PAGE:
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First, I know the answer is somewhere out there, but I've been searching all morning and didn't find it.

My question concerns what in Java looks like

abstract class AbstractWorker {
  public abstract int doIt();
}

class Thinker extends AbstractWorker {
  public int doIt() { return 42; }
}

class Milkmaid extends AbstractWorker {
  public int doIt() { return 1 + 2; }
}

class Worker {
  public int getWorkDone(AbstractWorker worker) {
    return worker.doIt();
  }
}

I think this should be possible in C++, too. But how do I implement this? My approach would look like

struct AbstractWorker {
  virtual int doIt() = 0;
};

struct Thinker : public AbstractWorker {
  int doIt() { return 42; }
};

struct Milkmaid : public AbstractWorker {
  int doIt() { return 1 + 2; }
};

struct Worker {
  int getWorkDone(AbstractWorker &worker) {
    return worker.doIt();
  }
};

What's wrong with this? Or how would you solve this?

share|improve this question

closed as not a real question by Peter Wood, Gorpik, Stormenet, unkulunkulu, syb0rg May 1 '13 at 0:02

It's difficult to tell what is being asked here. This question is ambiguous, vague, incomplete, overly broad, or rhetorical and cannot be reasonably answered in its current form. For help clarifying this question so that it can be reopened, visit the help center.If this question can be reworded to fit the rules in the help center, please edit the question.

1  
Milkmaid doesn't inherit from AbstractWorker but i don't see anything else wrong with it. –  Detheroc Apr 30 '13 at 9:59
1  
You need a virtual destructor for AbstractWorker and MilkMaid should inherit from AbstractWorker. Other than that, it looks fine. You might want to make the methods const, and pass a const reference to getWorkDone, but that is a separate issue. –  juanchopanza Apr 30 '13 at 9:59
    
Why don't you use class instead of struct? And What type of error are you getting when compiling the C++ code? –  mrz Apr 30 '13 at 10:00
2  
@mrz there si no reason to use class instead of struct (other than personal preferences). –  juanchopanza Apr 30 '13 at 10:01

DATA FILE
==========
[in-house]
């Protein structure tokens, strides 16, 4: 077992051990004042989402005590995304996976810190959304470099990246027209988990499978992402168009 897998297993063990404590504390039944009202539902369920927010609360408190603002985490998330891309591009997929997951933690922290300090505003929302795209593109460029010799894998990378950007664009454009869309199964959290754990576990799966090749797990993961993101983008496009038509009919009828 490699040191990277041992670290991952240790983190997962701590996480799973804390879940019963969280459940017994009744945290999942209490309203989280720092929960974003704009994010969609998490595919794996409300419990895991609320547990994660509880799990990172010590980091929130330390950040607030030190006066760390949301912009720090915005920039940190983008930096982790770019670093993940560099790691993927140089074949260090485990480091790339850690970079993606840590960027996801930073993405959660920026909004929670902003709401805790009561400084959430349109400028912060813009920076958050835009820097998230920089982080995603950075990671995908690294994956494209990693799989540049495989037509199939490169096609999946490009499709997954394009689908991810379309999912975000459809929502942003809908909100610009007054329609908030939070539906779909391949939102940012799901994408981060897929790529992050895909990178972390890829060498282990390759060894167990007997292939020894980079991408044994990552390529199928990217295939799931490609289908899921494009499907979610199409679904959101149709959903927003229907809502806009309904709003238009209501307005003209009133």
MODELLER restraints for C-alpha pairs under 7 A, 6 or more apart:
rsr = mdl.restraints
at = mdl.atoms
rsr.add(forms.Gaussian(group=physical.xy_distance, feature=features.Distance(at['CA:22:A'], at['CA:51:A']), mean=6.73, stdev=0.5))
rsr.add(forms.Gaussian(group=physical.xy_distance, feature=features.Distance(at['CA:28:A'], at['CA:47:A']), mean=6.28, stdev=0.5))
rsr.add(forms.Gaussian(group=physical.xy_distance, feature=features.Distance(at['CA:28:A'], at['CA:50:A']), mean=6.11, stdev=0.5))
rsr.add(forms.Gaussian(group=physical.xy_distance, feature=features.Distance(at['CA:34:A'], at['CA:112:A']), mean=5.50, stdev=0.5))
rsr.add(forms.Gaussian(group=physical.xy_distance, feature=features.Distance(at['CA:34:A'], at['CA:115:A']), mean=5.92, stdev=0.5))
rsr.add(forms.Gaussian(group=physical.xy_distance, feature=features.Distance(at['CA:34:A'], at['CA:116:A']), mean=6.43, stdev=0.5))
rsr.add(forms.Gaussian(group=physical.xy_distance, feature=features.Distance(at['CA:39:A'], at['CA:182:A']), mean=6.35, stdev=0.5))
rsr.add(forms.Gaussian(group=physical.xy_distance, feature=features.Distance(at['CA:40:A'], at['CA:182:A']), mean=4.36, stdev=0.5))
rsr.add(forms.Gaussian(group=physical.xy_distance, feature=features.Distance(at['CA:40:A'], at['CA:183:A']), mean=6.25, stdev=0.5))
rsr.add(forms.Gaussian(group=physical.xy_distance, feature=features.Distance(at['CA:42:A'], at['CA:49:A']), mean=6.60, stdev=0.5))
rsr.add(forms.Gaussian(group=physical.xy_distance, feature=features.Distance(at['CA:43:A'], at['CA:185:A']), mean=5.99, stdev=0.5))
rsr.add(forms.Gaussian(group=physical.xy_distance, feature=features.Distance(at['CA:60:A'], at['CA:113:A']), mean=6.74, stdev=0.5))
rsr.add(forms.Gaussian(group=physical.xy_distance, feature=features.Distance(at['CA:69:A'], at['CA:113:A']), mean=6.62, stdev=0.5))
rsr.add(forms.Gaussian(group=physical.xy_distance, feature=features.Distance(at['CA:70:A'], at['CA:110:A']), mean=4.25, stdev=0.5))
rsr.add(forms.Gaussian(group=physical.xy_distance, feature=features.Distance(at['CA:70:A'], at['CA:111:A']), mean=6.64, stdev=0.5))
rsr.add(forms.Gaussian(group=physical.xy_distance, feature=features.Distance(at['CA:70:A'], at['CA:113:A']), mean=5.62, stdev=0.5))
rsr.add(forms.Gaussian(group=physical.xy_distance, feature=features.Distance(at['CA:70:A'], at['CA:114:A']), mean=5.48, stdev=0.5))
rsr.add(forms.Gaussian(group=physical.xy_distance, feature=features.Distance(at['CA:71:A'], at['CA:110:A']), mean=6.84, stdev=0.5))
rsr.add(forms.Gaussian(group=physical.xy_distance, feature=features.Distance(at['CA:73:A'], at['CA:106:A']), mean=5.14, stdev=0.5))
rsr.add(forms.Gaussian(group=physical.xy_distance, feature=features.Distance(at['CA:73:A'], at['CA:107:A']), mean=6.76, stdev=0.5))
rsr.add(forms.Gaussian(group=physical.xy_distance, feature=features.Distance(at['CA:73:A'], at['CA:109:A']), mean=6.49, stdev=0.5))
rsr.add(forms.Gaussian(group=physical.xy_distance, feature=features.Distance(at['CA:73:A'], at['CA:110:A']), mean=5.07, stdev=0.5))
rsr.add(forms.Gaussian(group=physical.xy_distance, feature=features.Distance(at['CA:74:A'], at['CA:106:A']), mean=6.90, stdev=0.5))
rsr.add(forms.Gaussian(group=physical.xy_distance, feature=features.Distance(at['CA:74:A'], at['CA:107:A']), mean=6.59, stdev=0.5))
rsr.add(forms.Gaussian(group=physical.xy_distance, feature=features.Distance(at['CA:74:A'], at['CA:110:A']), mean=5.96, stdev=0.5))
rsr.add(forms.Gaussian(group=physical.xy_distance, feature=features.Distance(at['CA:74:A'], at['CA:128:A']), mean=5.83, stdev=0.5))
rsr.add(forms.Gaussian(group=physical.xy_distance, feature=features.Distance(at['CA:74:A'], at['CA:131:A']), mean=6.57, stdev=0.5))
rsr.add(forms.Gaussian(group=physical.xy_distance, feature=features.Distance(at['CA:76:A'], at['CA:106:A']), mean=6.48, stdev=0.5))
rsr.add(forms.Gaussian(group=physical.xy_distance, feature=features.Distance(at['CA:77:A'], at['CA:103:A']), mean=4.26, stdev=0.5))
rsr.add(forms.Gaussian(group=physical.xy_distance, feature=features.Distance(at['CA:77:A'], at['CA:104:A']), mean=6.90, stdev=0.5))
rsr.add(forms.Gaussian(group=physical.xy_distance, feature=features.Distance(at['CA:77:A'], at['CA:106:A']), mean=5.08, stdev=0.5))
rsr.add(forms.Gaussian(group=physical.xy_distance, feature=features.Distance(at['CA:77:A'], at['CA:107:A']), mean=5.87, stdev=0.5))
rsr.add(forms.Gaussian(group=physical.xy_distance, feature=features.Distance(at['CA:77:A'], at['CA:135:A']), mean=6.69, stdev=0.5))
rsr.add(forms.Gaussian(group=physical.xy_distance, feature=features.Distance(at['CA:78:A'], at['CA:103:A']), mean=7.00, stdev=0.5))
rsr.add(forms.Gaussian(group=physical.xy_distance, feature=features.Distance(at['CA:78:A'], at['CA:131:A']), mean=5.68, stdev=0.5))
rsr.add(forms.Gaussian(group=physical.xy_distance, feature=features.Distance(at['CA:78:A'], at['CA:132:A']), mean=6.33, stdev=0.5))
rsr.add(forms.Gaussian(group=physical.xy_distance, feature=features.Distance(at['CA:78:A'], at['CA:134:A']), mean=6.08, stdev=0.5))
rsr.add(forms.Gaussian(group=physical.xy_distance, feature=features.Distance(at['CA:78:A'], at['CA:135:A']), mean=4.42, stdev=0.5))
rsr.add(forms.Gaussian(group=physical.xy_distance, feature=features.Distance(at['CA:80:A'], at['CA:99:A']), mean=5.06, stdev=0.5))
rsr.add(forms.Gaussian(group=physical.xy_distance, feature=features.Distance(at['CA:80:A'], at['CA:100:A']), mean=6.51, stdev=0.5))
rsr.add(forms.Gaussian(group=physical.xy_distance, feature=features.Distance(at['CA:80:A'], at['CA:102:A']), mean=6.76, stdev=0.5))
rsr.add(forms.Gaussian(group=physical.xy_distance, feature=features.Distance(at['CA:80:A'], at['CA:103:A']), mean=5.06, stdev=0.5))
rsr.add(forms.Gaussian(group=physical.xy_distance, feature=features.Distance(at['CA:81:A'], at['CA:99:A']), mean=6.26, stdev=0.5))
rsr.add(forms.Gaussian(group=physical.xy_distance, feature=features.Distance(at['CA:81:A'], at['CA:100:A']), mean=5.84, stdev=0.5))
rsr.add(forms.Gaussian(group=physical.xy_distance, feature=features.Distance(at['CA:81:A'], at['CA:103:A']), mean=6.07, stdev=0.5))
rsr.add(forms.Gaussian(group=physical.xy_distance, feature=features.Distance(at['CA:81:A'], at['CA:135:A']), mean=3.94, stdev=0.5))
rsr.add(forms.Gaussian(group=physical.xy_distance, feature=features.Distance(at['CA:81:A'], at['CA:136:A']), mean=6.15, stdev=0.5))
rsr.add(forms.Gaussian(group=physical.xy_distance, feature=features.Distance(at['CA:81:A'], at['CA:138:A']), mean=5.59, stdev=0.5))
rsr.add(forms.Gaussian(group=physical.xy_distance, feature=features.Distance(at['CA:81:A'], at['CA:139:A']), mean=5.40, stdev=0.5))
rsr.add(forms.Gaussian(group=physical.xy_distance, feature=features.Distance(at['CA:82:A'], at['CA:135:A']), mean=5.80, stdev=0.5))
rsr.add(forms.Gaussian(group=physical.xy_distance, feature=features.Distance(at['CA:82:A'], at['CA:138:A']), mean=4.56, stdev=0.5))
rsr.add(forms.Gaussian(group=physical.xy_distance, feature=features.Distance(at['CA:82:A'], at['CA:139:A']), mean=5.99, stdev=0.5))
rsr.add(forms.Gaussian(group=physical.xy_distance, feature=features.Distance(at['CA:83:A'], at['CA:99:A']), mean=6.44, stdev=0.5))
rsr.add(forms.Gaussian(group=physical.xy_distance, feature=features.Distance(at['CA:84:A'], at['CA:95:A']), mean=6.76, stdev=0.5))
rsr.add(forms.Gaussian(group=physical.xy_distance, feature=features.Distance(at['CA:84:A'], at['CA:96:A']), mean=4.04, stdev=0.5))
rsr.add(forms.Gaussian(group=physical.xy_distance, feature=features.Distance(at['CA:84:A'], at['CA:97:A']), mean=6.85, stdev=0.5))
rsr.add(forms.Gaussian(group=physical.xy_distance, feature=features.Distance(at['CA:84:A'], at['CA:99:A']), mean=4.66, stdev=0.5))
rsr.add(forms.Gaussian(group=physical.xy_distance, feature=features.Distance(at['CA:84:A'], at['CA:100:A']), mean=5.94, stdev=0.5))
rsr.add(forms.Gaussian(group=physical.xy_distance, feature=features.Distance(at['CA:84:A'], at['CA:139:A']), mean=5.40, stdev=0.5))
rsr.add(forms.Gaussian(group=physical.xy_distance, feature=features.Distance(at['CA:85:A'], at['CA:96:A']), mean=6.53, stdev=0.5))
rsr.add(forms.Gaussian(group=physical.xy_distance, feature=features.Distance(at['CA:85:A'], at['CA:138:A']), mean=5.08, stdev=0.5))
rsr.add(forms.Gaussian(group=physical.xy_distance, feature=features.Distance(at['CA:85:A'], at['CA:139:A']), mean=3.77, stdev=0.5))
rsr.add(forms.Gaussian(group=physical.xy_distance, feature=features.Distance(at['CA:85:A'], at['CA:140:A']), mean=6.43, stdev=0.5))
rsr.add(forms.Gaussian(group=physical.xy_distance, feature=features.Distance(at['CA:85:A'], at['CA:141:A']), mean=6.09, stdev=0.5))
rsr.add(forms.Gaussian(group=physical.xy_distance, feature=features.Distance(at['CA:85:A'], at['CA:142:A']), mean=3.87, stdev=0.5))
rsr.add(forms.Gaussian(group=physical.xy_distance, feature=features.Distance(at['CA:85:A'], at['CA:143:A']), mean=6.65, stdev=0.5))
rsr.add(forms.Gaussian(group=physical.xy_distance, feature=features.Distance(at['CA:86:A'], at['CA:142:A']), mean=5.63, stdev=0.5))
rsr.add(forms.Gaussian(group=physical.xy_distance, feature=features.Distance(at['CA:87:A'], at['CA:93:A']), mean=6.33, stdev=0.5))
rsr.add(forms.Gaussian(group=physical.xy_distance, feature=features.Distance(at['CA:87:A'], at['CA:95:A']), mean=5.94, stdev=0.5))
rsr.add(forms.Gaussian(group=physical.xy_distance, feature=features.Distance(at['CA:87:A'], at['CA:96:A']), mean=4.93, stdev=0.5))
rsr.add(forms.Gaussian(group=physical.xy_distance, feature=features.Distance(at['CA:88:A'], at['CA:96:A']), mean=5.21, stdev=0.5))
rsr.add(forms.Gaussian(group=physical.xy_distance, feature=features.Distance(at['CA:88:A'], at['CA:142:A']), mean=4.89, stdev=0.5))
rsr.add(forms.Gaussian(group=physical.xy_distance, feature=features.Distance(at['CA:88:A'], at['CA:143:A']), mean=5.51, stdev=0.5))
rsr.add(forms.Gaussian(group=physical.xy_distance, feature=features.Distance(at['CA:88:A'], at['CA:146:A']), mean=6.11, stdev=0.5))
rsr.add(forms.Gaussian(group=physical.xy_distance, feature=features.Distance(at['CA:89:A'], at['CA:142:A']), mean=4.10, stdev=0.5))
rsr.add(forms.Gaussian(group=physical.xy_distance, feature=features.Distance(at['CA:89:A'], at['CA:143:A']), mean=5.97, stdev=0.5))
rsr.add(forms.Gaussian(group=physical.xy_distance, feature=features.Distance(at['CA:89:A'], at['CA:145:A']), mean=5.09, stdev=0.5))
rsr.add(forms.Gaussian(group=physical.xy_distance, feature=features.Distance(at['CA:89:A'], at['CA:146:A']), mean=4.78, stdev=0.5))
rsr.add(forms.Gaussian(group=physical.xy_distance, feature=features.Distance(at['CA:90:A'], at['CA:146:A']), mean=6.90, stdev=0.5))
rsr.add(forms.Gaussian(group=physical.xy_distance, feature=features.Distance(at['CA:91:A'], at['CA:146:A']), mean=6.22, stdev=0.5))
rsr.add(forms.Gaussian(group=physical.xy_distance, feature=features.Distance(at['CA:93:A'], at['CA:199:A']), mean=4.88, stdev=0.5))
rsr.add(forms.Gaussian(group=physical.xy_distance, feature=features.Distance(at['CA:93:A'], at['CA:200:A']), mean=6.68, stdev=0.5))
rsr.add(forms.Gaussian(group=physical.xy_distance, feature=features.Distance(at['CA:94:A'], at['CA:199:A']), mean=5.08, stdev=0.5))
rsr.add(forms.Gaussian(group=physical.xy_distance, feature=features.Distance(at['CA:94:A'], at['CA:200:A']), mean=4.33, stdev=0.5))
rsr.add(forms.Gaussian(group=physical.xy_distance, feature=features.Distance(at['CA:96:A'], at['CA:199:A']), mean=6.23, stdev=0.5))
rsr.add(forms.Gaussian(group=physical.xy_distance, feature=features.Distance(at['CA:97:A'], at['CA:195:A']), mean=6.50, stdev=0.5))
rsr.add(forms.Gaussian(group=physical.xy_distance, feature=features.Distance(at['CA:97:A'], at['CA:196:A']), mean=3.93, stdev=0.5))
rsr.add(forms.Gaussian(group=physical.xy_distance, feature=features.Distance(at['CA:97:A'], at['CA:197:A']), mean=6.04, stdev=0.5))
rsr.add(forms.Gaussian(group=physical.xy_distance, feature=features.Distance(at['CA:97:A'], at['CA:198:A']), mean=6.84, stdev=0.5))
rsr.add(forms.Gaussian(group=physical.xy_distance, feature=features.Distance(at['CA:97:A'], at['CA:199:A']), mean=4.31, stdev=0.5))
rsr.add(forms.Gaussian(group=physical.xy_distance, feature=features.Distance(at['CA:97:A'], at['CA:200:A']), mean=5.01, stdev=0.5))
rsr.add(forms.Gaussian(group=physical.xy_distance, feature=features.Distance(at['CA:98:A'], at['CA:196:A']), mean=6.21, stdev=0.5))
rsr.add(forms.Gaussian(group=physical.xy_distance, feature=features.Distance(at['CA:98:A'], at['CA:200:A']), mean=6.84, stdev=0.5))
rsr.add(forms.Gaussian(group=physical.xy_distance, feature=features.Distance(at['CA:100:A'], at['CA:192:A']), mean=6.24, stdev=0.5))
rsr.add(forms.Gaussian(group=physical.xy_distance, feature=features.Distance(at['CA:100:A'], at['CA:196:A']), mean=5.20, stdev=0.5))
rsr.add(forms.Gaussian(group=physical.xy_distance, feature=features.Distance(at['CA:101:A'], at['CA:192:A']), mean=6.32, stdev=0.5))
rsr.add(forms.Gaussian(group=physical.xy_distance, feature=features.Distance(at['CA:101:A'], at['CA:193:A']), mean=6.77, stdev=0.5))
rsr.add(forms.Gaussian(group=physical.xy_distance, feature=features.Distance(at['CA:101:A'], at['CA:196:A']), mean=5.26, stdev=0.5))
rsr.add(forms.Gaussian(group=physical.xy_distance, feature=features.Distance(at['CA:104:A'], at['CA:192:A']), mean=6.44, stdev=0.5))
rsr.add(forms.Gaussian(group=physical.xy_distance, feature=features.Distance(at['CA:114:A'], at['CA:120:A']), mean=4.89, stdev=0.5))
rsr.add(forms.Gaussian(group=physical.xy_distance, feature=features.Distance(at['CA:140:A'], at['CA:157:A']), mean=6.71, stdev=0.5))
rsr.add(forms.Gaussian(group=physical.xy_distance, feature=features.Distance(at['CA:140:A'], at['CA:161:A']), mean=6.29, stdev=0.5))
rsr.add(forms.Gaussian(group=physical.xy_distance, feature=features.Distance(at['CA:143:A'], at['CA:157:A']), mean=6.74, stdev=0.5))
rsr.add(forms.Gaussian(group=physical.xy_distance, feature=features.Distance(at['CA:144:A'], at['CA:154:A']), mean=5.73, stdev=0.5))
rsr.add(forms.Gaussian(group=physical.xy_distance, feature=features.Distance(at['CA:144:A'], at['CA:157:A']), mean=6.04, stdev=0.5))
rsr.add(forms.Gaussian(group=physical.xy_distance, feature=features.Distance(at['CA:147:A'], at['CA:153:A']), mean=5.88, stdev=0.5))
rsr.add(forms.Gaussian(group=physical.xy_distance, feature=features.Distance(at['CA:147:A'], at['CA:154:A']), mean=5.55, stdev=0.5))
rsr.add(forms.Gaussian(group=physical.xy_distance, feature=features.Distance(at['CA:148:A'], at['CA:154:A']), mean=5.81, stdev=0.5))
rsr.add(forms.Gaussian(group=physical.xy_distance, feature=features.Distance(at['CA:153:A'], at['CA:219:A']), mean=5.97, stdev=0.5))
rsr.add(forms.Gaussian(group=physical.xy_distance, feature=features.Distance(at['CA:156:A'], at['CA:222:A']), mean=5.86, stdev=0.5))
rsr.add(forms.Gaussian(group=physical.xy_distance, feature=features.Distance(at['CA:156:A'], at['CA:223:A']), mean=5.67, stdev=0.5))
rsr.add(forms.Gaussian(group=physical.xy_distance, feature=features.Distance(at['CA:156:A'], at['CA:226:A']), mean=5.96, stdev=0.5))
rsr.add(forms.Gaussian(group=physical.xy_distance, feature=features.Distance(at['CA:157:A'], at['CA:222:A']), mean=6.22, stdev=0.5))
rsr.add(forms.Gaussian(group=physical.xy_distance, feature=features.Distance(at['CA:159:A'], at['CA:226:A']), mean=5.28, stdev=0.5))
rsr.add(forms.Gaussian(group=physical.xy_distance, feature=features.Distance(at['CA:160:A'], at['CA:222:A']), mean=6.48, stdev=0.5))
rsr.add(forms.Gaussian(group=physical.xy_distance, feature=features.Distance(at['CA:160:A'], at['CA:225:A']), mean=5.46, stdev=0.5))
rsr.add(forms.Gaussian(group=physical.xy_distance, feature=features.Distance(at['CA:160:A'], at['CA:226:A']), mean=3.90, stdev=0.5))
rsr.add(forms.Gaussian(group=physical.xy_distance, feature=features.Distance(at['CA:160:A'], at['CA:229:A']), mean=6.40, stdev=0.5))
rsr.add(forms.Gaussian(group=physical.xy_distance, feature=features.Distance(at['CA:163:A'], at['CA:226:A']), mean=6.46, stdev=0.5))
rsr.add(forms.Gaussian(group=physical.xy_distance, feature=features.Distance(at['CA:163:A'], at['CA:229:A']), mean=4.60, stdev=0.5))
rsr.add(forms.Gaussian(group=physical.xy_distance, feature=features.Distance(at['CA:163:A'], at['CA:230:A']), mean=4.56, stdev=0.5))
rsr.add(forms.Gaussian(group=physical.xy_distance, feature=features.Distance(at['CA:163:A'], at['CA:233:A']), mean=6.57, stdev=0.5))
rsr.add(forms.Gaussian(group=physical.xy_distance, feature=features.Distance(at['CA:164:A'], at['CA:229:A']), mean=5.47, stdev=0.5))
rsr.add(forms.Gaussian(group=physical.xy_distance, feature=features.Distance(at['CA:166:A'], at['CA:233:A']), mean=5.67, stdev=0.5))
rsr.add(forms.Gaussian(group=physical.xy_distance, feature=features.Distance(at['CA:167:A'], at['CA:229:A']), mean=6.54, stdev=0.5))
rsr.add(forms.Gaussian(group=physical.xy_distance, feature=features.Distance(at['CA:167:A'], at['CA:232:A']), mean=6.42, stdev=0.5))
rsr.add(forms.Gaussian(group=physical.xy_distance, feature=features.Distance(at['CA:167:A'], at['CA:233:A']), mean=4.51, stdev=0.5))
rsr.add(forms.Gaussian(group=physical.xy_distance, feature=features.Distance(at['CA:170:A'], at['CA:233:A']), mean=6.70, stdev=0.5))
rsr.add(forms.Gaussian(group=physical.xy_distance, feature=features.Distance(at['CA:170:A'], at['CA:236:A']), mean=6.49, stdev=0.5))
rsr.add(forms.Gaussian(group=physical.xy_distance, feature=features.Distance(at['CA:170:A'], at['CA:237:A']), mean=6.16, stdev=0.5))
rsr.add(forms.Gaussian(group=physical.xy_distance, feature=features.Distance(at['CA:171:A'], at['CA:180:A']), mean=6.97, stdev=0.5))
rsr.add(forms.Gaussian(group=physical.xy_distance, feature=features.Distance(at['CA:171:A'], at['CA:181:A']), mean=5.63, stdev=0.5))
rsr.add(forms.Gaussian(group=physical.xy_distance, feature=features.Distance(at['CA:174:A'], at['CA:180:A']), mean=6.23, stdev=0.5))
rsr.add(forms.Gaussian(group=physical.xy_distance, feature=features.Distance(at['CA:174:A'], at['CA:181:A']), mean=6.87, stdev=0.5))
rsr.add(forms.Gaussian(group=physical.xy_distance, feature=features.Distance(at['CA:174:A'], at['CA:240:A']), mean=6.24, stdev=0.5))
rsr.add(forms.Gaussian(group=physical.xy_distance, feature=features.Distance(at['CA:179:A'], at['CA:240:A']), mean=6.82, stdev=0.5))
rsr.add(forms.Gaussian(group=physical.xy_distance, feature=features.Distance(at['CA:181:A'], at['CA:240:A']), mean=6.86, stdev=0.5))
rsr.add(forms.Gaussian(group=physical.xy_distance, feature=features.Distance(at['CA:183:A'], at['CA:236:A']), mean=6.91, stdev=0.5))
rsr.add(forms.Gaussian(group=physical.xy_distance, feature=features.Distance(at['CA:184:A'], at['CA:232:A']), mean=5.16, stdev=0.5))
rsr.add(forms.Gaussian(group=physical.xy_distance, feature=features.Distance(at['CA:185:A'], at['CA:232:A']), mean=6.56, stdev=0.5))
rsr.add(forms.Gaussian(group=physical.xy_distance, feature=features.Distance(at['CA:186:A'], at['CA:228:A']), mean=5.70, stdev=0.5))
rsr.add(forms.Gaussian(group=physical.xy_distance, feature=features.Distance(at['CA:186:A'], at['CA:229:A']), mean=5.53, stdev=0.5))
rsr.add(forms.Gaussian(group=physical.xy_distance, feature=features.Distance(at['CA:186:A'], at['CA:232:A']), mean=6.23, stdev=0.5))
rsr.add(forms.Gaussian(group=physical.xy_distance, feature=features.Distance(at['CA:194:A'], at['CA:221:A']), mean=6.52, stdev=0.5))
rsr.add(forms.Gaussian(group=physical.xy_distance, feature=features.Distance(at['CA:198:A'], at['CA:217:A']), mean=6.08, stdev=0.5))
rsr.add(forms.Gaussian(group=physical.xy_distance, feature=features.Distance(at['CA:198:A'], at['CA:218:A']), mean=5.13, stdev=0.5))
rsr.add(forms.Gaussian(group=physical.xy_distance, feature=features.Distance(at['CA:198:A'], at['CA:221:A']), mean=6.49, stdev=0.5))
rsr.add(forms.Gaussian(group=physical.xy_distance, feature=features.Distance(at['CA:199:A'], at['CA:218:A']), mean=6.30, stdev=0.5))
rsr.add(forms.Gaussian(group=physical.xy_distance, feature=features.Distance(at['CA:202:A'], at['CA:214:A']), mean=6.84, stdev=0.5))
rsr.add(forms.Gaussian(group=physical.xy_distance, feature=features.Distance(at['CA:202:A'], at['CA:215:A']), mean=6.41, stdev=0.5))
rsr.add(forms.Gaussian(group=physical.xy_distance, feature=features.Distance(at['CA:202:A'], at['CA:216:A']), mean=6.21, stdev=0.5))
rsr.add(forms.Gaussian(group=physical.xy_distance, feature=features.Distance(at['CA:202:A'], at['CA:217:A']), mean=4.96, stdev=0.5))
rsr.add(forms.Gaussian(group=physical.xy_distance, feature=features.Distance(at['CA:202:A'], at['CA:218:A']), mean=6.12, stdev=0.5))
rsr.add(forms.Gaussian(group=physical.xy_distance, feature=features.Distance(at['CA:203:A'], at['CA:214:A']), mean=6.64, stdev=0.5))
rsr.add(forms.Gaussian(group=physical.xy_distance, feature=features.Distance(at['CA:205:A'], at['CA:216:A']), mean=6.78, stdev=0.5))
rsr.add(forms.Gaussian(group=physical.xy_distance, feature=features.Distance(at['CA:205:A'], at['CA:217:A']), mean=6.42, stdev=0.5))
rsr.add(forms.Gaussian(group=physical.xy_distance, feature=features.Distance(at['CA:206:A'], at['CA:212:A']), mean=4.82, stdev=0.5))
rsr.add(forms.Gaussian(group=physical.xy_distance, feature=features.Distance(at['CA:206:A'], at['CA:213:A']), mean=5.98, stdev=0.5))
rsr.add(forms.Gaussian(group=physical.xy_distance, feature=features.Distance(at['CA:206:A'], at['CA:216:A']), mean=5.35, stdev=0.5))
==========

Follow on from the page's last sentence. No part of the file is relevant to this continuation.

3  
I would ask you the same question. What's wrong with this? –  Gorpik Apr 30 '13 at 11:36

2 Answers 2

If there really is just one member function I'd implement this with functors and make getWorkDone a template.

struct Worker {
  template<typename F>
  auto getWorkDone(F f) -> decltype(f())
  { return f(); }
};

In case you really need type erasure over the different functors, there is std::function.

struct worker1 { int operator()() { return 23; } };
struct worker2 { int operator()() { return 5; } };

std::function<int()> func;
if(/* runtime stuff */ ) func = worker1();
else func = worker2();

Worker w; 
w.getWorkDone(std::ref(func));

Functors can also be used to maintain state:

template<typename Func>
struct Worker {
  Worker(Func f = Func()) : f_(f) {}

  auto getWorkDone() -> decltype(f_())
  { 
    // do something with the state in f_
    return f_(); 
  }

private:
  Func f_;
};
share|improve this answer
    
Yeah, if the scenario is really THAT easy, you could do so. Woukd be faster and probably easier. But I need the state of the Worker-object. –  Arne L. Apr 30 '13 at 11:03
    
@ArneL. That doesn't seem to hard. Functors can have state. That's one of the main benefits over functions. You can also just write your own Concept. Something very similar to Functors but with some extra member functions for the state. –  pmr Apr 30 '13 at 11:14
    
Maybe you can add an example with the state to your question. At it is my answer is correct, your question simply omits requirements ;-) –  pmr Apr 30 '13 at 11:16
    
+1 for providing a nice alternative. By state I was referring to the subclasses of AbstractWorker. E.g. my actual problem involves random generator states at that point. –  Arne L. Apr 30 '13 at 14:23
up vote 0 down vote accepted

My question was a bit dubious. In fact I was a bit fast posting it. Anyways, I hope someone will find this useful.

Thanks for your responses. I polished my example and the following will actually compile and run:

#include <iostream>

struct AbstractWorker {
  virtual ~AbstractWorker() {};

  virtual int doIt() = 0;
};

struct Thinker : public AbstractWorker {
  int doIt() { return 42; }
};

struct Milkmaid : public AbstractWorker {
  int doIt() { return 1 + 2; }
};

struct Worker {
  int getWorkDone(AbstractWorker &worker) {
    return worker.doIt();
  }
};

int main() {
  Thinker work1;
  Milkmaid work2;
  Worker worker;

  std::cout << "result of work1: " << worker.getWorkDone(work1) << std::endl;
  std::cout << "result of work2: " << worker.getWorkDone(work2) << std::endl;

  return 0;
}
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